Monday 13 May 2024

Happy returns in Morar

The first few months of 2024 have seen some really poor weather conditions in Scotland.  In the north-east of the country it was the wettest winter for many years and April was the coldest since 1905!  When the forecast for the first few days of May showed warm and settled conditions on the west coast, Douglas and I made plans for a few days sea kayak camping.

We met at Mallaig mid-morning on a glorious day.  A glance at the map shows how well positioned Mallaig is to access superb sea kayaking routes.  Our plan would be very flexible and would largely be dictated by a forecast of variable winds from a generally easterly direction.  Before packing our boats we took second breakfast of croissants and pains au chocolate with coffee from the excellent Mallaig Bakehouse and also bought a large focaccia bread to accompany dinner.

 We were on the water and away shortly after noon and enjoyed a leisurely few hours paddle towards our first planned camp.  As we'd both had long-ish drives to reach Mallaig we had no intention of pushing hard to make distance, it just wasn't that sort of a day.  A light breeze from astern helped push us gently along as we paddle-sailed a shoreline alive with the sounds of Willow Warblers and echoing to the calls of Cuckoos.

Arriving at a camp we've used before is a bit like meeting an old friend; one looks for the subtle changes and reminisces about good times.  We were pleased to see not much had changed here and that the bracken hadn't started reaching up, making for a better range of pitches.  We got our tents up, enjoyed a coffee and then went for a walk.  Douglas and I both enjoy the off-water parts of a sea kayak trip as much as the paddling, exploring and just being in a place adds so much to the experience.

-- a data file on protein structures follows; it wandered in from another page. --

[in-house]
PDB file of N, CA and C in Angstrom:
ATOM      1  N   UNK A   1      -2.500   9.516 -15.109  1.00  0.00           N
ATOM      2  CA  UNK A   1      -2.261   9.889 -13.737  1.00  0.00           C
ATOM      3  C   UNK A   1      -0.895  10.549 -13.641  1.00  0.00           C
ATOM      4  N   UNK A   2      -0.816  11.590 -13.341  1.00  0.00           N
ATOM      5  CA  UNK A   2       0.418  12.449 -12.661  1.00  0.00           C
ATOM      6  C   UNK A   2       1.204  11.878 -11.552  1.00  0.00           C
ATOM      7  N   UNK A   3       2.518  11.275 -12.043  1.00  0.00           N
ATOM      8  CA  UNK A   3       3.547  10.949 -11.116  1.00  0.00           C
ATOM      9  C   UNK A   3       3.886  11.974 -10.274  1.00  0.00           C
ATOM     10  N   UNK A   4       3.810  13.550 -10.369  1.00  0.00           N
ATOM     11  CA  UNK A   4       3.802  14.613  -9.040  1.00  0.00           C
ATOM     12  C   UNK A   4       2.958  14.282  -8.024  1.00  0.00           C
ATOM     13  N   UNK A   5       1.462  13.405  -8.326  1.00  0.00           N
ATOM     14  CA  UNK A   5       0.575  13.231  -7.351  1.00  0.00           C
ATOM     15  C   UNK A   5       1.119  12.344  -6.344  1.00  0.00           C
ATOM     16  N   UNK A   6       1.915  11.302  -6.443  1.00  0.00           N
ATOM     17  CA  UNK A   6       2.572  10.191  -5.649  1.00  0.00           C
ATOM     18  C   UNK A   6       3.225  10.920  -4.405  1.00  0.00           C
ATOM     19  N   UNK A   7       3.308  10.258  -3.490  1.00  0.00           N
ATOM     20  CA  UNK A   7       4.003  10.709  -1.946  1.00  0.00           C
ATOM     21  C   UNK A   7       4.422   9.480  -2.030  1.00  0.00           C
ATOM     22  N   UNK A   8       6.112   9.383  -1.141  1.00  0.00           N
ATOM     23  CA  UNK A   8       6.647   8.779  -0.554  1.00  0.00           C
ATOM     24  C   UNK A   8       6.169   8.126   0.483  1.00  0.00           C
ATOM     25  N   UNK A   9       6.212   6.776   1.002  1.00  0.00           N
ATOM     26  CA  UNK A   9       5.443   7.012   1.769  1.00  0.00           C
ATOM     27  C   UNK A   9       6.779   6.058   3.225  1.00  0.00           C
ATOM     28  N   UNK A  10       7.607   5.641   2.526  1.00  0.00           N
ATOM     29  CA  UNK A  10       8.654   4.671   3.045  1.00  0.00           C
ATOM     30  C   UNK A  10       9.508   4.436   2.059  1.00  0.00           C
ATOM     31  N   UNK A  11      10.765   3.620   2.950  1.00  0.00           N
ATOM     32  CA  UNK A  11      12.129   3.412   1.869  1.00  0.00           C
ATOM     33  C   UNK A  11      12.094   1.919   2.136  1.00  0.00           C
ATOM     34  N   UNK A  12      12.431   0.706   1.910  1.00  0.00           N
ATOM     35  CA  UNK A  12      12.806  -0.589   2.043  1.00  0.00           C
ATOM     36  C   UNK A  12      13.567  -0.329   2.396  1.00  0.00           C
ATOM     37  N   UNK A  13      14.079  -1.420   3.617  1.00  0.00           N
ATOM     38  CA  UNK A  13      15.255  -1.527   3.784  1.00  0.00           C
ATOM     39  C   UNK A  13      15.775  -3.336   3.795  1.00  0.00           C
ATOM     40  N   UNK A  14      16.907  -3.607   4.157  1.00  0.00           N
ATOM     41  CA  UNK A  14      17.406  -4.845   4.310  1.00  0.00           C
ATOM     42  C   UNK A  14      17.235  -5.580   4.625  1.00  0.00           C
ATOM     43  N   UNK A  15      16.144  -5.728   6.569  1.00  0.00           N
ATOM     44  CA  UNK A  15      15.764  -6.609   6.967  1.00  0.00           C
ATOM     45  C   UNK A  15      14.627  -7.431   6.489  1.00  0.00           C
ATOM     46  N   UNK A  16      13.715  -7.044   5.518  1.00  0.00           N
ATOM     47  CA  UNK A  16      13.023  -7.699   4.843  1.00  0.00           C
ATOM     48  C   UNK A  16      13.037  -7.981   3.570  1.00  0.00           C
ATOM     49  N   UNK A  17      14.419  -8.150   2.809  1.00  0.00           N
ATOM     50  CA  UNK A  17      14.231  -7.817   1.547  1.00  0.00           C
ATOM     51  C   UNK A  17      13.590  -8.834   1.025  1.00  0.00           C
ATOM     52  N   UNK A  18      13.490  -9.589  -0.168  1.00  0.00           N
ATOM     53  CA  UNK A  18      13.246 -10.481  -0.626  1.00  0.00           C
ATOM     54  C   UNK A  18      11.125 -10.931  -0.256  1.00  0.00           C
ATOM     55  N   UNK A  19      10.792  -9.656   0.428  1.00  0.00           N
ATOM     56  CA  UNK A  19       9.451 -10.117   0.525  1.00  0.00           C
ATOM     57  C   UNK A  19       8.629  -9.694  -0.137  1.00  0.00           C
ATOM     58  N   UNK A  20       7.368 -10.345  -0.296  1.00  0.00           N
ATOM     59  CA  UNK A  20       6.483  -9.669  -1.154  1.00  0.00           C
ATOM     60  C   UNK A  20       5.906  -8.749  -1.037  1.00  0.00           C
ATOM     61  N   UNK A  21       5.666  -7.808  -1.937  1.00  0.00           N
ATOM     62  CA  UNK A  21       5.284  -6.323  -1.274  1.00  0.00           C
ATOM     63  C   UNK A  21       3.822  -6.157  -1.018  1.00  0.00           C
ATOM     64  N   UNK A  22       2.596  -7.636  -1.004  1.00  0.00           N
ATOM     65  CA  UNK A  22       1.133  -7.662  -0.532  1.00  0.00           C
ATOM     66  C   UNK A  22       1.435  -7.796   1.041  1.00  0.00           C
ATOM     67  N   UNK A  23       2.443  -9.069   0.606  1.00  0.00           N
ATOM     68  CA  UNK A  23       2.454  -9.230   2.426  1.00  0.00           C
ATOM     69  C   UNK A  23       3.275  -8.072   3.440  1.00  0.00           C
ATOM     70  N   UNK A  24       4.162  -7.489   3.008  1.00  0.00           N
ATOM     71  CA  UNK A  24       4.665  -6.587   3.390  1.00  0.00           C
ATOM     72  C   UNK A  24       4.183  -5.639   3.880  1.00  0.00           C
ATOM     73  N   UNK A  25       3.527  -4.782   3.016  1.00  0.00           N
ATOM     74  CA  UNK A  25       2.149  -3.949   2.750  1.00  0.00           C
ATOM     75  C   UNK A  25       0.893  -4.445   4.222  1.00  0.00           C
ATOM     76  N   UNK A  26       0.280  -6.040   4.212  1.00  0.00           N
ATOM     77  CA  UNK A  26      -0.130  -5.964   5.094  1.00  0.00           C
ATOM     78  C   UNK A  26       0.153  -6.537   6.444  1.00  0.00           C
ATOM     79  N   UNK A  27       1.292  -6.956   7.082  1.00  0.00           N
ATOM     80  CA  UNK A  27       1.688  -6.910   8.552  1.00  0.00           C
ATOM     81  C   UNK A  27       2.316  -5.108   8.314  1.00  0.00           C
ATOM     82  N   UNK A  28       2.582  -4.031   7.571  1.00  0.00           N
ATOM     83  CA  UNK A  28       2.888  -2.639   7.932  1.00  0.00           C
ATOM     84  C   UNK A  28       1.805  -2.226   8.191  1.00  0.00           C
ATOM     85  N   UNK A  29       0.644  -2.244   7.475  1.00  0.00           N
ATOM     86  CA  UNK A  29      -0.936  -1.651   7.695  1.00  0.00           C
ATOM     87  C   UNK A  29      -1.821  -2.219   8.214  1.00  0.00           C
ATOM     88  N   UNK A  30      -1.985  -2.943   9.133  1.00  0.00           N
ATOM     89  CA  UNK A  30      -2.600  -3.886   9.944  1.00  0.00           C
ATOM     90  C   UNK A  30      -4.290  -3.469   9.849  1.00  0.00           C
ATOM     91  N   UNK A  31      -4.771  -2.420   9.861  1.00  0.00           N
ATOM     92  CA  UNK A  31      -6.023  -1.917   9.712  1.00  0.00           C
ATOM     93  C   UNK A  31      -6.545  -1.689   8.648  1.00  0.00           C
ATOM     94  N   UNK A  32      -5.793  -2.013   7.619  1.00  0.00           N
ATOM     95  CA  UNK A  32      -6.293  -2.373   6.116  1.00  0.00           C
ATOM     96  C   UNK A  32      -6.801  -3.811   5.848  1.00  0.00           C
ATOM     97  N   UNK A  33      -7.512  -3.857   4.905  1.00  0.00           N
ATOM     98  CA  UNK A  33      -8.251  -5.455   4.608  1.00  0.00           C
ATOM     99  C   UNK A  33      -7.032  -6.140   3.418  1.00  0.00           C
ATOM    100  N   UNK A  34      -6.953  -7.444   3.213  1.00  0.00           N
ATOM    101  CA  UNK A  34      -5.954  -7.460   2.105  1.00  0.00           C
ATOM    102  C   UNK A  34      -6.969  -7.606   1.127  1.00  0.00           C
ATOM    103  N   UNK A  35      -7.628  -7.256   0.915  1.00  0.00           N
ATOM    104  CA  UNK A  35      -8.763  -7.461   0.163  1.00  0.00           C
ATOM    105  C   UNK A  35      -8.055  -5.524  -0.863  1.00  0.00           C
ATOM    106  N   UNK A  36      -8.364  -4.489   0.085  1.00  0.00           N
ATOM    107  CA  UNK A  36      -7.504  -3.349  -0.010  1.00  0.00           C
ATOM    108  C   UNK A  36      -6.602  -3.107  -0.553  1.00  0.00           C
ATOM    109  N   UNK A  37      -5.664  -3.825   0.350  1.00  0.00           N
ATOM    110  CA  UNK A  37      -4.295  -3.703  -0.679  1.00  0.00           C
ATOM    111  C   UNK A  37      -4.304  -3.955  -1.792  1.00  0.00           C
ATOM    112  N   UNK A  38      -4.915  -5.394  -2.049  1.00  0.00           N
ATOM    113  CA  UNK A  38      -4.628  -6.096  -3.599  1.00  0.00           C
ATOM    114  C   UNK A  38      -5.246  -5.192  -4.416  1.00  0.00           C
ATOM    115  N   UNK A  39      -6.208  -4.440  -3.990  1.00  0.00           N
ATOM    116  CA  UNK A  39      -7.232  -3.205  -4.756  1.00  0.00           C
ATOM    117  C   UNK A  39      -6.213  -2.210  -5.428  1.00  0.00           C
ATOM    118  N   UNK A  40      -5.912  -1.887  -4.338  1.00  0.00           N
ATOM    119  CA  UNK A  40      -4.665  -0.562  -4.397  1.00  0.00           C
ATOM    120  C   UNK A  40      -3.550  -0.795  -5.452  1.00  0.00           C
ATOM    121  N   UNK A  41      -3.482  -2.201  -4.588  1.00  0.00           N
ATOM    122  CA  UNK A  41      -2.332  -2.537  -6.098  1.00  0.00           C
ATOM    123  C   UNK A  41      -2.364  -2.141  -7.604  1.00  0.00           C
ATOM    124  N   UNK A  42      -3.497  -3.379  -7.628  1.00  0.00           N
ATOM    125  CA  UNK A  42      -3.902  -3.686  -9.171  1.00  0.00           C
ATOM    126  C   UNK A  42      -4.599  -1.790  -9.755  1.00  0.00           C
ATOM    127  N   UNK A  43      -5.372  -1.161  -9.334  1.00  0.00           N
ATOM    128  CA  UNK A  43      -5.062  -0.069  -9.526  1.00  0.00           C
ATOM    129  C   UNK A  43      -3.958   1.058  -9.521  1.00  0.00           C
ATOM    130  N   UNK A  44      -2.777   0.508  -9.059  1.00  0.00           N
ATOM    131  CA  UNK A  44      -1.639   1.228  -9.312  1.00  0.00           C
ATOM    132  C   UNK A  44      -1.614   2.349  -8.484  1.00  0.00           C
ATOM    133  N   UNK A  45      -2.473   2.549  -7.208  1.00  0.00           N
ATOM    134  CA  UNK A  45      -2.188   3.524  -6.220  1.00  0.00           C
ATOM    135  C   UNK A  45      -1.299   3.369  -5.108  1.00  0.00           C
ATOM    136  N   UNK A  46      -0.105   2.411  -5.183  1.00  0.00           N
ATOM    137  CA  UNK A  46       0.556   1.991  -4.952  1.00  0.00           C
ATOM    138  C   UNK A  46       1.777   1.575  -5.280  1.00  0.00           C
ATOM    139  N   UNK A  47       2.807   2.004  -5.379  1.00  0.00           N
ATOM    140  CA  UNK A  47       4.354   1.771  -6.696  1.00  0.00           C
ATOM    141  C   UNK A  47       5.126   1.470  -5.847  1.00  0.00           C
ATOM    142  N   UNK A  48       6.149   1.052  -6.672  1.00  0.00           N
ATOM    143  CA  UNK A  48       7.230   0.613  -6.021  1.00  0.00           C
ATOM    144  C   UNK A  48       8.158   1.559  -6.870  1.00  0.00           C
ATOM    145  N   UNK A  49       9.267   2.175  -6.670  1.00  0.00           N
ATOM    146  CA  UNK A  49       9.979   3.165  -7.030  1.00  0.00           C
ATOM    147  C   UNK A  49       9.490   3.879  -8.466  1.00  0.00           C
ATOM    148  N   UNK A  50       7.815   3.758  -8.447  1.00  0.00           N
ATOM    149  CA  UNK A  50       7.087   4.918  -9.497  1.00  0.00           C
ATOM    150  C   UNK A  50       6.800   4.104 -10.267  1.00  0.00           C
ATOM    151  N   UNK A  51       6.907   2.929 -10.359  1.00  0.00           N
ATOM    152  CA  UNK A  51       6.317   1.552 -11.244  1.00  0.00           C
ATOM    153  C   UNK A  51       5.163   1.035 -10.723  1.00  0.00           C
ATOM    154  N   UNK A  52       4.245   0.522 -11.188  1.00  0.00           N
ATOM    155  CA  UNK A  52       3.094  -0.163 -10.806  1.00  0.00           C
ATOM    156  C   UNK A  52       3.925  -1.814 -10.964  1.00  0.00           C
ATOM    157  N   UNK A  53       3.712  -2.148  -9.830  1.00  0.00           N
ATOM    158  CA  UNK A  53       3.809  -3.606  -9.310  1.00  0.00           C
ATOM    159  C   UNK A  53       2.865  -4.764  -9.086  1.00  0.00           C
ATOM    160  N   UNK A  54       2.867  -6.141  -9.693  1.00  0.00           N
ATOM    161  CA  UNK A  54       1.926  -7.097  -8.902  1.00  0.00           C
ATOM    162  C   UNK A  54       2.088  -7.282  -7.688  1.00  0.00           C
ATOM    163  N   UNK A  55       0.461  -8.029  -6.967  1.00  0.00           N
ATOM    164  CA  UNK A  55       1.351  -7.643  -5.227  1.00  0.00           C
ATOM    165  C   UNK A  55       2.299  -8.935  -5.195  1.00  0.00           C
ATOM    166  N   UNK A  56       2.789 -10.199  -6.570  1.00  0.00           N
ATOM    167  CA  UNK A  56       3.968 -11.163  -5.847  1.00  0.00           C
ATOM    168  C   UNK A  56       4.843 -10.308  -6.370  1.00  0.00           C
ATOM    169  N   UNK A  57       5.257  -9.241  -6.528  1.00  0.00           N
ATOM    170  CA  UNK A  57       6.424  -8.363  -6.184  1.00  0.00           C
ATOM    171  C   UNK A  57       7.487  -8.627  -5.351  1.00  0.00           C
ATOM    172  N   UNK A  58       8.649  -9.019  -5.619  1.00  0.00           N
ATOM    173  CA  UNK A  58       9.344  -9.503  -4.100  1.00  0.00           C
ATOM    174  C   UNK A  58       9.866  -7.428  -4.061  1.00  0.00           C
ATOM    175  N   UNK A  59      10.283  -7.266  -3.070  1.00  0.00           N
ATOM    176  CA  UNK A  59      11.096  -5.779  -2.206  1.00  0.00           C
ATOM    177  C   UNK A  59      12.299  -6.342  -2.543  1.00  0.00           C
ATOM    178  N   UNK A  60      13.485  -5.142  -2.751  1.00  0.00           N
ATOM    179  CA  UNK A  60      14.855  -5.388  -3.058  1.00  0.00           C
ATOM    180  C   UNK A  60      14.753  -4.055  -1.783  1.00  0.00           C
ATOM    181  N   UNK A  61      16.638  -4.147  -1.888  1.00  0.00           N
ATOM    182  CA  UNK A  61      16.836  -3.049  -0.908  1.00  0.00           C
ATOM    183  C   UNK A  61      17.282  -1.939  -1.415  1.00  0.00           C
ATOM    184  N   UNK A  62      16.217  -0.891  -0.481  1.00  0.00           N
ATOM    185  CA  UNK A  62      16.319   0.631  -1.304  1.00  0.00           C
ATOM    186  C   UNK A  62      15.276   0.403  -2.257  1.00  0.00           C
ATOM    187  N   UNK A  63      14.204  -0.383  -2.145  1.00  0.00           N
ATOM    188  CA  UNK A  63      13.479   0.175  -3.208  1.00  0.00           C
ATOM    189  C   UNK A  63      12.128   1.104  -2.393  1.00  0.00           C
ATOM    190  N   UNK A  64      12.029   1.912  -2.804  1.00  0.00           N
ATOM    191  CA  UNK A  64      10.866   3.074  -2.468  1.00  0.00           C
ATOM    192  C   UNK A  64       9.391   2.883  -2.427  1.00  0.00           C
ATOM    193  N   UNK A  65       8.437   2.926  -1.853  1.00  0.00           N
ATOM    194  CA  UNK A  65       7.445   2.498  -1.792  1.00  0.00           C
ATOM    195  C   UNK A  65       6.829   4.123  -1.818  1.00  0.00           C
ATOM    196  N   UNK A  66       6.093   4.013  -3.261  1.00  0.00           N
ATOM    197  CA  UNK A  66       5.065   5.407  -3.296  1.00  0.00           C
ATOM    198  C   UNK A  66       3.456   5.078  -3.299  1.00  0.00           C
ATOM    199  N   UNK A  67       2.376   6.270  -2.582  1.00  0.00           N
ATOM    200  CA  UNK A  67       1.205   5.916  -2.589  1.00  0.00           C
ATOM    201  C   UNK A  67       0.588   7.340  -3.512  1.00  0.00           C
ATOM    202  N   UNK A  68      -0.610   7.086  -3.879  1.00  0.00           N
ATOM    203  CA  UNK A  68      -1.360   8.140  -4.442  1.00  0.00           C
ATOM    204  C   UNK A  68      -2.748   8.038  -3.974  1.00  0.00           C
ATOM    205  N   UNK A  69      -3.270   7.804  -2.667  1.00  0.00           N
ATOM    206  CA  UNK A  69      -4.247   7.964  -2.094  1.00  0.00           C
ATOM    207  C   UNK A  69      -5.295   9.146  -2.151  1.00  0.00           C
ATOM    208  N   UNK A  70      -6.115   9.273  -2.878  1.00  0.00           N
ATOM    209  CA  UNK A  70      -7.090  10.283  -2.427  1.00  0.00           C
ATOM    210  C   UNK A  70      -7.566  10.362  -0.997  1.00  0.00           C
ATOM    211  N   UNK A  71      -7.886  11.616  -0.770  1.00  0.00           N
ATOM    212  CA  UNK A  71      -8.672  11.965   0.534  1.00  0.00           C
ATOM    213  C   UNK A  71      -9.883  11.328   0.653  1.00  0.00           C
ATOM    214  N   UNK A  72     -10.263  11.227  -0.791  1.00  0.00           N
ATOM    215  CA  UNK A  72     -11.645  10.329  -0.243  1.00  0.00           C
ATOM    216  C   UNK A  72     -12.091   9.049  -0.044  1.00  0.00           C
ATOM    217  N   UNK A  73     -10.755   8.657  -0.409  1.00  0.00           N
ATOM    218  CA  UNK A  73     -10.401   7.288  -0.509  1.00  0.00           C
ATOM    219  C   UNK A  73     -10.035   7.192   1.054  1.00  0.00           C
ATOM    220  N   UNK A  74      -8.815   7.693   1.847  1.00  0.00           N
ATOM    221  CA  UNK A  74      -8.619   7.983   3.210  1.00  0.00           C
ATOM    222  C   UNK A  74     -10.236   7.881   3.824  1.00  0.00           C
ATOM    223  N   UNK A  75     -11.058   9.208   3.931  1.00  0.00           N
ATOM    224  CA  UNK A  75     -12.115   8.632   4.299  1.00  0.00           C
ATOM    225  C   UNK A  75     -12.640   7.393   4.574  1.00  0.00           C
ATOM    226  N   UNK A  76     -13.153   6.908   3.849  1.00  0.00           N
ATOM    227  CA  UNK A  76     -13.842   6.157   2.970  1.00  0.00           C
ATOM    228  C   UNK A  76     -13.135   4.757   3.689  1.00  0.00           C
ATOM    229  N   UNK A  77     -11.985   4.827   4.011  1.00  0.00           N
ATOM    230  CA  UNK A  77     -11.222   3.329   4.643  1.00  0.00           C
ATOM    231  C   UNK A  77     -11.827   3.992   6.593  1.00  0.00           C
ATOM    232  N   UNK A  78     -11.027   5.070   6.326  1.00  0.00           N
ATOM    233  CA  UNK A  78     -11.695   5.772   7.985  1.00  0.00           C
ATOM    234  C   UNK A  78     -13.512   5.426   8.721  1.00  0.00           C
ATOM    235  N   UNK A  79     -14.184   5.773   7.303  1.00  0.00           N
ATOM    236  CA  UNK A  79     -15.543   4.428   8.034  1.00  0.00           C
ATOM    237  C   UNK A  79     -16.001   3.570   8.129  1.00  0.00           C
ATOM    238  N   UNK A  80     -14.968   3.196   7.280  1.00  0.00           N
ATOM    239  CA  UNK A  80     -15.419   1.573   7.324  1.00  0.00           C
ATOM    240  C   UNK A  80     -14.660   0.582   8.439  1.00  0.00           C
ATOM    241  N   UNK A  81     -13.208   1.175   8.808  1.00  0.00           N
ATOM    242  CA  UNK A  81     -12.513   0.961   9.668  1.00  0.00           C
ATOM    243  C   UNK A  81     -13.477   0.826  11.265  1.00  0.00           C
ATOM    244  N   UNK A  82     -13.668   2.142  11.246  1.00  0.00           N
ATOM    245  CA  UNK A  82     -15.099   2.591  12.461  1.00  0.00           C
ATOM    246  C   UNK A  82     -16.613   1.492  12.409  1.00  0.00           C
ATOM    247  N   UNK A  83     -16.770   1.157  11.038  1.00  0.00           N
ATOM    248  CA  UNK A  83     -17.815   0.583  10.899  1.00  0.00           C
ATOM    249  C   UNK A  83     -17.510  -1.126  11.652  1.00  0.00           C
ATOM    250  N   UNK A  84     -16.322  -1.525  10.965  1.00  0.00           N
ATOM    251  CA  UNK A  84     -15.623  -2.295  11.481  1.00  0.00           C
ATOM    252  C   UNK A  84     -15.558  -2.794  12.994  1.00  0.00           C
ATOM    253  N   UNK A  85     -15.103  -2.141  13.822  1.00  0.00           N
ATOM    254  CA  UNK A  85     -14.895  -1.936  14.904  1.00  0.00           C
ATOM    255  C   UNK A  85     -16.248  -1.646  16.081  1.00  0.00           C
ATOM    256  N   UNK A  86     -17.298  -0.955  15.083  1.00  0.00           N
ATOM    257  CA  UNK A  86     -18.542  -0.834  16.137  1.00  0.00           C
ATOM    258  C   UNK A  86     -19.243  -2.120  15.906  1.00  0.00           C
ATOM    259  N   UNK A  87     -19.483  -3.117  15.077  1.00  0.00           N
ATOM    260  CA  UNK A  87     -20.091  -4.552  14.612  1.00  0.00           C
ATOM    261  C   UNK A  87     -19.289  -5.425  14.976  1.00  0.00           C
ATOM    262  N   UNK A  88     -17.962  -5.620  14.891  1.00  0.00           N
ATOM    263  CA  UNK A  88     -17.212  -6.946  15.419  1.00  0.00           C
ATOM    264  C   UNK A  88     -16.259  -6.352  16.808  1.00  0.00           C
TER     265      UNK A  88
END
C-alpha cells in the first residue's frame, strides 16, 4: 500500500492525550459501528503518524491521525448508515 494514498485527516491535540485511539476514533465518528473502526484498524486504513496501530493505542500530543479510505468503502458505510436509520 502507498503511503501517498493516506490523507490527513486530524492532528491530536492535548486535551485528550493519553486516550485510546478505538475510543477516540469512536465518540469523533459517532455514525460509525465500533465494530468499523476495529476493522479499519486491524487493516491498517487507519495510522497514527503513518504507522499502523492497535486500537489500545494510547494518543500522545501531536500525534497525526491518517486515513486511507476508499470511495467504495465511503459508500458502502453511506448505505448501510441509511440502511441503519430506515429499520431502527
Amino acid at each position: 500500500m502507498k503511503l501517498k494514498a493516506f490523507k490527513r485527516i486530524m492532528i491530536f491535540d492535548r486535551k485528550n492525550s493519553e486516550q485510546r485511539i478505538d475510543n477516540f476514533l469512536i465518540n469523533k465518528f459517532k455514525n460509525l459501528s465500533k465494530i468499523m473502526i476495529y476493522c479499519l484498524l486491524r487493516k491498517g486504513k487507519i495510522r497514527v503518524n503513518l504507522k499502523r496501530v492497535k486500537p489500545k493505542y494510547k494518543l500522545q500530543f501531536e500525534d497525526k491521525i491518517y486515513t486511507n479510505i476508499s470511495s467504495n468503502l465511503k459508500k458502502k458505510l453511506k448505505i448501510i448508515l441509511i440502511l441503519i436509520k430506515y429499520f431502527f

We climbed above the shore and through woods of birch and oak to a stretch of higher ground which had clear signs that this now deserted shore was once worked by a community.  "Run Rig" furrow marks were everywhere, testament to back-breaking work over generations to make something of the poor, acid soils by fertilising with seaweed and dung.

Croft houses, some little more than a gable or a "rickle o'stanes" dot the ground near the shore.  It's likely that the occupants had been moved from better agricultural ground inland to theses far edges to make way for sheep in the years of the Clearances.  The houses had a superb situation, but a view won't feed your family and this was subsistence living at the extreme with starvation an ever-present threat.

Near the ruins of a more substantial house was this tractor which is slowly being consumed by rust and the boggy ground.  We could make out that the engine was a Standard make, but little else - it would be fascinating to learn something of its story.

Just around here we were treated to one of the experiences which really make a trip.  Overhead we heard the distinctive "kyow-kyow" call of a White Tailed Eagle.  looking up we saw not one but two birds flying purposefully overhead.  But things got even better; a third, absolutely huge eagle (an adult female we think) launched from a nearby crag and engaged the two overflying birds.  Twisting in mid-air and presenting its talons seemed to intimidate the two birds which flew quickly off.  Then the third bird was harried relentlessly by a pair of Ravens which mobbed it all the way back to the crag - it was a great wildlife spectacle!